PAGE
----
According to independent body the Men's Health Forum, too many men suffer unnecessary poor health and die too young from preventable causes.
Whereas women are renowned for their unembarrassed attitude towards discussing health matters and accessing care, we live in a culture that encourages a stiff upper lip in relation to men's health. This contributes to prolonged illness and unnecessary suffering.
Removing the stigma attached to discussing male health issues and taking positive steps to make healthcare and health information more accessible to the average man is essential. But how can we change something that is so deeply rooted in our society and culture?
I believe providing greater access to healthcare and advice is crucial and that technology has a role to play in this process. Through initiatives such as NHS Direct, health information is only a telephone call or mouse click away.
A reluctant patient
Men get a raw deal when it comes to their health. On average, men die four years earlier than women. Sixteen per cent of men - compared with 6 per cent of women - die when they are of working age. This reflects the fact that men develop a range of serious diseases earlier than women - 10-15 years earlier in the case of coronary heart disease, for example.
Men also typically take more risks with their health: they drink more heavily than women, are more likely to smoke and are less likely to protect their skin from the sun. These problems are exacerbated by the fact that men of working age visit GPs less often than women and tend to present later in the course of an illness than women.
One reason men do not use primary care services to their advantage is because doing so can conflict with workplace commitments. An increase in out-of-hours care is part of the solution to this problem. In addition, pharmacists are playing an increasing role in patient consultation, which can improve access.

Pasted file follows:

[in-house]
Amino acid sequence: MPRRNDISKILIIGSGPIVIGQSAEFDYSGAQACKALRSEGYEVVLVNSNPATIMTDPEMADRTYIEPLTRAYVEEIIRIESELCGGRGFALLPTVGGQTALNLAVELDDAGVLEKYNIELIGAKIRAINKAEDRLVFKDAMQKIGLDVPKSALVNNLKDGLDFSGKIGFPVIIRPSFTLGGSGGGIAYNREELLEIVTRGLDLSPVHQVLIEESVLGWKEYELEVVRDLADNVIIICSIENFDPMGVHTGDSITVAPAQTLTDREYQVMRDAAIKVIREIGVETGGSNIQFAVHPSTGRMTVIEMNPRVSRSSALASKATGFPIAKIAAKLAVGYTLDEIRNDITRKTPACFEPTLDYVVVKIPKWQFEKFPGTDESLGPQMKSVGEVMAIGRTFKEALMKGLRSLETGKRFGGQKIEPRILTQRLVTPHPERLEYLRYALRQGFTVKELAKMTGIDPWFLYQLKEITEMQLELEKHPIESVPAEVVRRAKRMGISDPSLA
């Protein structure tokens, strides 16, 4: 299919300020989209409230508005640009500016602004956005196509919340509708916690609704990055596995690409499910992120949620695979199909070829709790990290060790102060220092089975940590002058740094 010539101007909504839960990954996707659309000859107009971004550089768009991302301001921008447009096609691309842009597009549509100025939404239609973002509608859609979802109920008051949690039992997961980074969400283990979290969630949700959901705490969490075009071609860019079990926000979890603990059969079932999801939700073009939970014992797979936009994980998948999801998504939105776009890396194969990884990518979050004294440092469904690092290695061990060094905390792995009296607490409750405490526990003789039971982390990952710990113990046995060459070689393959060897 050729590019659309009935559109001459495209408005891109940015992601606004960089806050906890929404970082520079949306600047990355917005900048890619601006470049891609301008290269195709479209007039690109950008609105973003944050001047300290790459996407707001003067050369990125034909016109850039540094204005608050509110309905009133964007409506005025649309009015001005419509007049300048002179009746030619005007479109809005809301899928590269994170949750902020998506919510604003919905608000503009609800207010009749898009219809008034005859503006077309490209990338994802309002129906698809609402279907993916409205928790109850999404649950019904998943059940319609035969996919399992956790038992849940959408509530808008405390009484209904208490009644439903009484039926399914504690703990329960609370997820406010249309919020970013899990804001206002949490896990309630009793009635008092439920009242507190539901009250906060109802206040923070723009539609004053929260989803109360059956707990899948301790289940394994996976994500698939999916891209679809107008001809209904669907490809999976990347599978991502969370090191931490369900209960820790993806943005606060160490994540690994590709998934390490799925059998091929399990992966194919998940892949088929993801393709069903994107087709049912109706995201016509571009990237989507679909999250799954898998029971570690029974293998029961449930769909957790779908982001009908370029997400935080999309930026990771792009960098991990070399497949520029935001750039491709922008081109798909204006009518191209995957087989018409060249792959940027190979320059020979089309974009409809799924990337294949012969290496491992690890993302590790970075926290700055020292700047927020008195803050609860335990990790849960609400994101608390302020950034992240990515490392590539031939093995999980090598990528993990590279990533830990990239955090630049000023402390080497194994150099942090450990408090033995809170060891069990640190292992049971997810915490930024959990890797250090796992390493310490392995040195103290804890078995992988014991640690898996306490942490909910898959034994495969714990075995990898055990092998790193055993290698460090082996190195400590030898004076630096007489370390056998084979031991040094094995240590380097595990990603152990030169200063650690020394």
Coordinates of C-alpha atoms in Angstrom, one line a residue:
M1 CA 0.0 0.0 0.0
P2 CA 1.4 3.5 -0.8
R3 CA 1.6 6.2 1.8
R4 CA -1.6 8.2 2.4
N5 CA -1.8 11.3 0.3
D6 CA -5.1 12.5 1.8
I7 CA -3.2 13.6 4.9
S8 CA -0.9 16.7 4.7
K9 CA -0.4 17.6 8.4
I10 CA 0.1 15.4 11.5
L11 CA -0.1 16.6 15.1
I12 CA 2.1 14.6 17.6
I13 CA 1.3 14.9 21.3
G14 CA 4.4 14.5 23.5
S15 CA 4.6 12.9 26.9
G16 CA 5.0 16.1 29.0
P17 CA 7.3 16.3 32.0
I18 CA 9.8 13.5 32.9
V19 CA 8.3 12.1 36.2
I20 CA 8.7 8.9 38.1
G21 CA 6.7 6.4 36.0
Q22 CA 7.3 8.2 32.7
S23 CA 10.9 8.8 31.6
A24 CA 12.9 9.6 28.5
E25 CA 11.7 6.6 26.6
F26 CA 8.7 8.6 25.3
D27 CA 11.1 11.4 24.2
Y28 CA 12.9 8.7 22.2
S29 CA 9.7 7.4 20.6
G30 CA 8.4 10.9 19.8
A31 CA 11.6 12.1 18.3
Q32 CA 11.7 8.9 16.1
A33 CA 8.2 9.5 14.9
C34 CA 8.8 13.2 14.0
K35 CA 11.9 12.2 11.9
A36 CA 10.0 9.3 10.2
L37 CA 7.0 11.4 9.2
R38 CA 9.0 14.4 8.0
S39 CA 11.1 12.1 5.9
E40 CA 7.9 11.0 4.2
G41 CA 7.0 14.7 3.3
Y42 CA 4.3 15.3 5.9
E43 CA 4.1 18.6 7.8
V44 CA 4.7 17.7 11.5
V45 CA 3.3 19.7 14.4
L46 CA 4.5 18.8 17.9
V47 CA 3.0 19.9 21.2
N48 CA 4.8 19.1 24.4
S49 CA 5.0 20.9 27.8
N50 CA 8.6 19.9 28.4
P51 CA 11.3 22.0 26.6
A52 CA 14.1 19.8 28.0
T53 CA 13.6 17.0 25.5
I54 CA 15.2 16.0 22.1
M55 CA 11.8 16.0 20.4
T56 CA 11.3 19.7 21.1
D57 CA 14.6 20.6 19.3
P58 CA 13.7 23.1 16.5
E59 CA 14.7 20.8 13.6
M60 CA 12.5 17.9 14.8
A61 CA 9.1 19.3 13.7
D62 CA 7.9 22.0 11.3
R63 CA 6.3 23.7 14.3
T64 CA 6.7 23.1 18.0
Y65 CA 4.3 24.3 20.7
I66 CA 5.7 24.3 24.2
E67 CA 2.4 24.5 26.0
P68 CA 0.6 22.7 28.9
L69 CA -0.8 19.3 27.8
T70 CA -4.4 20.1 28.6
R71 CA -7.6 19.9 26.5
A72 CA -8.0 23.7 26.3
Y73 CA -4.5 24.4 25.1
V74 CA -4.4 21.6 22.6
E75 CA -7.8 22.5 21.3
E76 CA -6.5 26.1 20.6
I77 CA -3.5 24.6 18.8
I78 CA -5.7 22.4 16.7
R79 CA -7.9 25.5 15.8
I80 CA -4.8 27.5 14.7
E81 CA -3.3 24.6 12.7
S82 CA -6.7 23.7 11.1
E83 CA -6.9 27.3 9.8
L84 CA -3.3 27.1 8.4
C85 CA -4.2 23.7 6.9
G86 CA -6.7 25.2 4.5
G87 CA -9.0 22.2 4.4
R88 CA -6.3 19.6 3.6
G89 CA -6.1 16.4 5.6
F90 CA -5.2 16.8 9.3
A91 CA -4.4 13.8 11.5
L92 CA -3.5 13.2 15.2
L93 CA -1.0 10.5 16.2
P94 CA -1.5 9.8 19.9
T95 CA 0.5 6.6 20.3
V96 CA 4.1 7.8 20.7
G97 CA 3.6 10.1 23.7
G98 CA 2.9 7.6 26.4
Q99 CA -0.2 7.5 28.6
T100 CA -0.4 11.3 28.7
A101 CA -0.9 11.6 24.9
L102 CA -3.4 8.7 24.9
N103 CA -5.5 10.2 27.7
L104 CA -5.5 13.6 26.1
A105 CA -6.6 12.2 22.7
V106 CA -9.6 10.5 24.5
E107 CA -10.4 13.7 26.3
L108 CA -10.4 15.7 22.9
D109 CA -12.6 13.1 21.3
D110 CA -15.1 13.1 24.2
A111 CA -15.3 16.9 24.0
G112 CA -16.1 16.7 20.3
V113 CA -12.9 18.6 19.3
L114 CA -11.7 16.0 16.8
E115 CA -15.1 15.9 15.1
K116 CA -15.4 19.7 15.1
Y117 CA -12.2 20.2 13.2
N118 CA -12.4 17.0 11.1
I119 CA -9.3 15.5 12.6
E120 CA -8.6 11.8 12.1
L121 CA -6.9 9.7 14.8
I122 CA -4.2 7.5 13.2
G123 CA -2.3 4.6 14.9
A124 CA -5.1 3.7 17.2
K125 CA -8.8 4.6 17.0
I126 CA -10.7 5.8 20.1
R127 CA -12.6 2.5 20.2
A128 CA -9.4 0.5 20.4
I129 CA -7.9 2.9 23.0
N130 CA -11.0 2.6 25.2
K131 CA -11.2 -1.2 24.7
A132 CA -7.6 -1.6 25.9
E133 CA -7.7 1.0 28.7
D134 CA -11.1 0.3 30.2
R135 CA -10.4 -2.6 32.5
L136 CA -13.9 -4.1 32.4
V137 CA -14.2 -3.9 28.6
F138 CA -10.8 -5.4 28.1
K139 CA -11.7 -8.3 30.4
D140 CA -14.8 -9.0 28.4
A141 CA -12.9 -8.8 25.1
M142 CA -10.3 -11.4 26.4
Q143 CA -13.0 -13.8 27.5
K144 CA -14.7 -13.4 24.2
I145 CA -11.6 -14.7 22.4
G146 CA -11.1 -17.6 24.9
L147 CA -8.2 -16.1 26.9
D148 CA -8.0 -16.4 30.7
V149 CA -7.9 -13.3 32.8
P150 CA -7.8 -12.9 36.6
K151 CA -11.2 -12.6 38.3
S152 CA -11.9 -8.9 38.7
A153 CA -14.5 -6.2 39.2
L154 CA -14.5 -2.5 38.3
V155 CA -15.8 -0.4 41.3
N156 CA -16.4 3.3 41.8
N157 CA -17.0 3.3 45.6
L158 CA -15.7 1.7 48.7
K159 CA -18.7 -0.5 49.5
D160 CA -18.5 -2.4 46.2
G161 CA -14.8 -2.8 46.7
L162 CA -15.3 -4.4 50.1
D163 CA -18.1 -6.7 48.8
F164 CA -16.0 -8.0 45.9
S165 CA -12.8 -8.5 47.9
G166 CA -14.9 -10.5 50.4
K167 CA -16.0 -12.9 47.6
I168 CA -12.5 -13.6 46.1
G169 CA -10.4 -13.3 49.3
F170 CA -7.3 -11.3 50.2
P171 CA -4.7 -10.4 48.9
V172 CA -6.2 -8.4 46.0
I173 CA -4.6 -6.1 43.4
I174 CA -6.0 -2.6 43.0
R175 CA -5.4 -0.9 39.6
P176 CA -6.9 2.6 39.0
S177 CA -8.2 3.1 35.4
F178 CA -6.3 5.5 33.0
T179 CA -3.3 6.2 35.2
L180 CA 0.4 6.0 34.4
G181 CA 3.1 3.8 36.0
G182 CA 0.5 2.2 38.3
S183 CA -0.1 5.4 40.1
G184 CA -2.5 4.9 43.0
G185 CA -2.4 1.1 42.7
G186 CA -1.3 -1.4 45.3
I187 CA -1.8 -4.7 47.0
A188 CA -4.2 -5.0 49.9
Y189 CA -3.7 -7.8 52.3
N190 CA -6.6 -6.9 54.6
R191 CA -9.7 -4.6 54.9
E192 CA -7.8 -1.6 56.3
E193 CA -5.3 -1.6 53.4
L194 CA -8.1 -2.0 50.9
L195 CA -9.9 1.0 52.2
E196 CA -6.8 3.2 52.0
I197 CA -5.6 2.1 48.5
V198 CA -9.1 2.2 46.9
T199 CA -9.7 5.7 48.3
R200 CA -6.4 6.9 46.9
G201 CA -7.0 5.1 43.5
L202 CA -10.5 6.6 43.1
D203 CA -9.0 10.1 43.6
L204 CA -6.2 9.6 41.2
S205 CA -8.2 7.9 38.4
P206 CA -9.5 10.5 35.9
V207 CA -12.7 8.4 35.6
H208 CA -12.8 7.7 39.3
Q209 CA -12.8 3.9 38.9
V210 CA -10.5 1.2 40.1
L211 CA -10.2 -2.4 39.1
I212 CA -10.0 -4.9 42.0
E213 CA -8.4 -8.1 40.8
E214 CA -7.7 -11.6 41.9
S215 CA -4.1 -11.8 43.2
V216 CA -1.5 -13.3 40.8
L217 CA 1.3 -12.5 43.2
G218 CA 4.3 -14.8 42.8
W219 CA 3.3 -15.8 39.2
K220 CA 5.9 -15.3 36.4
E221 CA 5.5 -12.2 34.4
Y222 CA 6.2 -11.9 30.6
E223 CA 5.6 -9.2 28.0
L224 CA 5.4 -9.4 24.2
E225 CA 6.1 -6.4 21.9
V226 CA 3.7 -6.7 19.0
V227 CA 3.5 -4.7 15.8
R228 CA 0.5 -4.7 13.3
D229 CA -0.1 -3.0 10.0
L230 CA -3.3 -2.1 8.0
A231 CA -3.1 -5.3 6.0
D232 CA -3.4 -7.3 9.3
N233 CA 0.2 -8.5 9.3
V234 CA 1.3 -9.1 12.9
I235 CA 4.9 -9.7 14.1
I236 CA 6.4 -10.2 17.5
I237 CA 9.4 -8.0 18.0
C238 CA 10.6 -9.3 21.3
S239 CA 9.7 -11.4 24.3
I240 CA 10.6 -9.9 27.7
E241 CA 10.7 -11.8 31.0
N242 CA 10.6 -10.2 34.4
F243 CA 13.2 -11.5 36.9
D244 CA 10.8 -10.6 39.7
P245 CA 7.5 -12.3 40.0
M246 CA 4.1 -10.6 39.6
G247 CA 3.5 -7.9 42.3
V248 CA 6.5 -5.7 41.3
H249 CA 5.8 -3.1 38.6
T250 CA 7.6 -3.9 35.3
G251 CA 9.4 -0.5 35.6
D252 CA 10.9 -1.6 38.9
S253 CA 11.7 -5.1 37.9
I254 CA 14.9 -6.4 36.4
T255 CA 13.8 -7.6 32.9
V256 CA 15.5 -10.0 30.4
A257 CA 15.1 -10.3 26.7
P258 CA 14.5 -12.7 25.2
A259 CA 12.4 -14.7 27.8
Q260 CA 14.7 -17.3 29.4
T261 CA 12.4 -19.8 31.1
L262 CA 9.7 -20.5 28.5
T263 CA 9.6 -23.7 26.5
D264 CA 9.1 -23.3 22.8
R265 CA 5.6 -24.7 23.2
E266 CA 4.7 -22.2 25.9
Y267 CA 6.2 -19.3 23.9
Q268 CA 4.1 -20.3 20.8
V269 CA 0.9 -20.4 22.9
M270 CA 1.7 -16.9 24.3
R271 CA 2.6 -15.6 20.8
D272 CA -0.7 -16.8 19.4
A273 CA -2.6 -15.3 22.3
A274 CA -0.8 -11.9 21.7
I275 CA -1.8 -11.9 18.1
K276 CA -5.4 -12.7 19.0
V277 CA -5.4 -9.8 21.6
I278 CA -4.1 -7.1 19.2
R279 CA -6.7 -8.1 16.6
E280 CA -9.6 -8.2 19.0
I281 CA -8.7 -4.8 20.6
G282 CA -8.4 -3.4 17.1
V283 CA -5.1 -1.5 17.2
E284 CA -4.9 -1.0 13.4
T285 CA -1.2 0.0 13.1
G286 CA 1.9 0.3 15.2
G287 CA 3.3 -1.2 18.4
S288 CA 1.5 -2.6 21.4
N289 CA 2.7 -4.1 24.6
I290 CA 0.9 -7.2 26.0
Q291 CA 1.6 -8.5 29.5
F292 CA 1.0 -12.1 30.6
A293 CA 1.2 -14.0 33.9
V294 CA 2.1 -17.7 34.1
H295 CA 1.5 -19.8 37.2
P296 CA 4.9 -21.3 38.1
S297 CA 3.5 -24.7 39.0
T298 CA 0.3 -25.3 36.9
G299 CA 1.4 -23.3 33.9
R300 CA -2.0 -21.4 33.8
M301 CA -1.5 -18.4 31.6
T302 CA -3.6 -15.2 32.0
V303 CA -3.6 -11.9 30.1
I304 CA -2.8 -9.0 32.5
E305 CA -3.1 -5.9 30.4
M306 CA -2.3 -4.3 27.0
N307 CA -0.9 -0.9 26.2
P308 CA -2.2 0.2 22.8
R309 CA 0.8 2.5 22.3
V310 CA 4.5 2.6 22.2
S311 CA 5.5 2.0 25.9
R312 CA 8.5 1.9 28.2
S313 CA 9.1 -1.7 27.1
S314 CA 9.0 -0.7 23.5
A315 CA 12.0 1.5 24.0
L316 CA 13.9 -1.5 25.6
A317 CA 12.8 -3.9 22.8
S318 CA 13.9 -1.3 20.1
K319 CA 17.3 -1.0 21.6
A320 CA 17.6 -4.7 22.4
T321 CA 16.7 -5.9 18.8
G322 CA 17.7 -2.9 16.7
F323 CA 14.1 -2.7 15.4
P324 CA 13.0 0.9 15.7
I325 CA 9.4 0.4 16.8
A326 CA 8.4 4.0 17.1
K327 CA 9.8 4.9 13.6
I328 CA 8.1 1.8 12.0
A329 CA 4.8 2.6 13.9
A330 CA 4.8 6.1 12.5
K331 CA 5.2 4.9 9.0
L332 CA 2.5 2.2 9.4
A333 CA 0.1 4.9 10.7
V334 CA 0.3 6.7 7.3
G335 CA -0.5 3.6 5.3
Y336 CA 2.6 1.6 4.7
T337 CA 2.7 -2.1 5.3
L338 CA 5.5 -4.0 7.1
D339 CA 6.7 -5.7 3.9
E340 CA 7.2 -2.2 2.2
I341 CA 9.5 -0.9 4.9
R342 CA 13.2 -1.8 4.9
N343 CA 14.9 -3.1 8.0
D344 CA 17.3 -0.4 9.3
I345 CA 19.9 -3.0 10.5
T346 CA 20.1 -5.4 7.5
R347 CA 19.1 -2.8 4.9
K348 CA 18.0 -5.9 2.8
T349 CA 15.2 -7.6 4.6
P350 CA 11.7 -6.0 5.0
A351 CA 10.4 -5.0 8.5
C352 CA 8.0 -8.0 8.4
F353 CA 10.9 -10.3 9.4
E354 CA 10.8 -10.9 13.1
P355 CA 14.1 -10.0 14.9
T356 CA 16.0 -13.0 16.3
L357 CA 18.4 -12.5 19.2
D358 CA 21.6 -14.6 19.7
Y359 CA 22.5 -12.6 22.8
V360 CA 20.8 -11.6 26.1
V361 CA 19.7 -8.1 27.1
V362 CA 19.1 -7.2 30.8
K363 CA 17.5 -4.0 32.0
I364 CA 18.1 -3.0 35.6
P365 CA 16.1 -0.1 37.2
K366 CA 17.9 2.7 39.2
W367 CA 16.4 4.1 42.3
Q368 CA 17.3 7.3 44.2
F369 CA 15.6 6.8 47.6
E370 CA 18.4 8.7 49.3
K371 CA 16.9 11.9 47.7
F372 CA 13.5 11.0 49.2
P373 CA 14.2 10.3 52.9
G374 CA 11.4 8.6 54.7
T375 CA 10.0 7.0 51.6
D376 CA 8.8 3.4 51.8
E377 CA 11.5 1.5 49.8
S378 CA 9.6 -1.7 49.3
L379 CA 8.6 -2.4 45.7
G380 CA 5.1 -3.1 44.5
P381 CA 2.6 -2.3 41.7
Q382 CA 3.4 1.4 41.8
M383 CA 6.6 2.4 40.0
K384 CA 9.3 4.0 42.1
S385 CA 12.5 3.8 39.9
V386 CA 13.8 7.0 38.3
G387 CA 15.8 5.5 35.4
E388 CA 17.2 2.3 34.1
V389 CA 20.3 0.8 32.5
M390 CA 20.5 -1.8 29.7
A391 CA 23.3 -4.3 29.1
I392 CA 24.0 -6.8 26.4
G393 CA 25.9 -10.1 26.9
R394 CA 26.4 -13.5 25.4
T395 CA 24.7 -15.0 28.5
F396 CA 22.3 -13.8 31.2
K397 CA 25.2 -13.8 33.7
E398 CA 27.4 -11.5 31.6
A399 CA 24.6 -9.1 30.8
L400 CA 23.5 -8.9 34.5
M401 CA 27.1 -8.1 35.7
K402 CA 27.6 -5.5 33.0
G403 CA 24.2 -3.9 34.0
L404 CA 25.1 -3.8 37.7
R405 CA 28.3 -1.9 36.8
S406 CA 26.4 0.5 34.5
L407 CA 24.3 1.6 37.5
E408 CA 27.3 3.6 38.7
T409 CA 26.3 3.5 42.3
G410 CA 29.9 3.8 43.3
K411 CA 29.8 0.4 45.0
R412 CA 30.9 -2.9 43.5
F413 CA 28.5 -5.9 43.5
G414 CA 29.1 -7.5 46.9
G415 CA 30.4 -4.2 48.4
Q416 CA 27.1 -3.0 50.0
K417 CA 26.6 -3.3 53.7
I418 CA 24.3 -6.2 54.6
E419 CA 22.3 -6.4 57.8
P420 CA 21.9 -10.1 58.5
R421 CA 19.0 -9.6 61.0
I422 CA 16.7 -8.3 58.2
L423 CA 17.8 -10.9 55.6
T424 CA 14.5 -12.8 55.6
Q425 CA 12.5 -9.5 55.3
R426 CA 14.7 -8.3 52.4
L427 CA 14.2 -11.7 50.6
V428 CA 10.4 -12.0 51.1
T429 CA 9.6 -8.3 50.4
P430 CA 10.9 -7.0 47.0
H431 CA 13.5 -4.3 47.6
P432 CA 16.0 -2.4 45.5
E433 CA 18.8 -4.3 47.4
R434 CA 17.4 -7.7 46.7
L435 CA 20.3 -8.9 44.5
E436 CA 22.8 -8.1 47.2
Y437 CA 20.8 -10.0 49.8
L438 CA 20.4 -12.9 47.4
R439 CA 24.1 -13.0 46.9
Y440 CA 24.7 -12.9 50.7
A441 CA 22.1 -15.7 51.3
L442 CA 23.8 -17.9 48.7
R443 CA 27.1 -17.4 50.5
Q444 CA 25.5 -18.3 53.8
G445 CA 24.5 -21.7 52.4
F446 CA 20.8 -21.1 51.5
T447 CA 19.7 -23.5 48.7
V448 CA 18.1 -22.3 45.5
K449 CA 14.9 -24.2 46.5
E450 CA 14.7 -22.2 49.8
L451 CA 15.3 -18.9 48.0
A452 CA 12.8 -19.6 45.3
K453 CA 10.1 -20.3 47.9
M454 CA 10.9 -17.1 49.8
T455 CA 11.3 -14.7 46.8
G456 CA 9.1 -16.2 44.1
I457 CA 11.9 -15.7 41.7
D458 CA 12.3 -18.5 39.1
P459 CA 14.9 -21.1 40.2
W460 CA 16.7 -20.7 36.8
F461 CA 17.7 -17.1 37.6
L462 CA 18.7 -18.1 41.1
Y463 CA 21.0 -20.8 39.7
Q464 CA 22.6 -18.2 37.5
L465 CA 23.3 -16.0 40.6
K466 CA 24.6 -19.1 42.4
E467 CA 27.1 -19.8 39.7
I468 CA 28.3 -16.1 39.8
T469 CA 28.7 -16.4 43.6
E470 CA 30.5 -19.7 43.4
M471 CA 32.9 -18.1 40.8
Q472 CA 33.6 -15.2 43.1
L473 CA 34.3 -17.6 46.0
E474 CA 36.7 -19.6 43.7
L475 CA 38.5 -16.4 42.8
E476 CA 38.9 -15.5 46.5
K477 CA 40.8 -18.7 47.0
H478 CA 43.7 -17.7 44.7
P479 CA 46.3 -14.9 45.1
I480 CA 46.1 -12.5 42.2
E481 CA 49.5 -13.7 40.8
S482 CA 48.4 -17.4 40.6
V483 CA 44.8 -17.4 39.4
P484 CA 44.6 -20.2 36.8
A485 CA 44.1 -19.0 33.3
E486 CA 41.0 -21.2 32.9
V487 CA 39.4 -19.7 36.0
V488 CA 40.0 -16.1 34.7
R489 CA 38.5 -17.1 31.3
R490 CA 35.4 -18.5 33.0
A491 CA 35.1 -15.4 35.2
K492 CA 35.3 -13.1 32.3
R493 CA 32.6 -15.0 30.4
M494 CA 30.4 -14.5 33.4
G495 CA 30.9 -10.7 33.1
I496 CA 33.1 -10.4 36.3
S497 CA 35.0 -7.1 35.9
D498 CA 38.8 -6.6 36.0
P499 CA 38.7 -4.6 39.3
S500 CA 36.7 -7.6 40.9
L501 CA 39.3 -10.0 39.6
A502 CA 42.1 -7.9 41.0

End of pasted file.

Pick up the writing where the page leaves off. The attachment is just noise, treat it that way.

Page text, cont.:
Barriers to uptake of healthcare services are also being broken down in the workplace. A new approach to tackling men's health in the workplace is evolving with a focus on lifestyle and wellness. It is no longer a matter of considering health and safety alone, but of improving productivity and reducing absenteeism through positive health promotion programmes.
Alongside wider access to face-to-face consultation, telehealth can play a significant role in addressing men's health issues. NHS Direct, NHS Direct Wales and NHS24 in Scotland offer information and telephone triage across the UK.
What sets telehealth apart from its predecessor "telemedicine" is the widening of focus from a reactive curative tool to encompass preventive, informational and curative aspects.
One of the applications telehealth has been tailored to tackle is providing support and outreach to patients with long-term conditions. Additional tools, such as devices that allow patients to monitor their health and send information to their clinician, can allow people to be monitored in their own home, providing a greater level of comfort and security.
The principle behind this approach is that by identifying people's needs and proactively reaching out to them through a variety of technologies, primary care can be taken to the patient in the comfort of their own homes.
While changing perceptions and attitudes towards men's health is a long-term objective, there are ways of addressing men's health issues in the short term.
Improving access to care is a fundamental element of the solution and technology can be used to achieve this.
Integrating devices such as mobile phones and digital televisions into telehealth can provide unrestricted access to healthcare advice and professionals. I envisage telehealth becoming an integral part of the mechanism to deliver men's health.
Men's Health Week runs from 9-15 June. For more information, visit www.menshealthforum.org.uk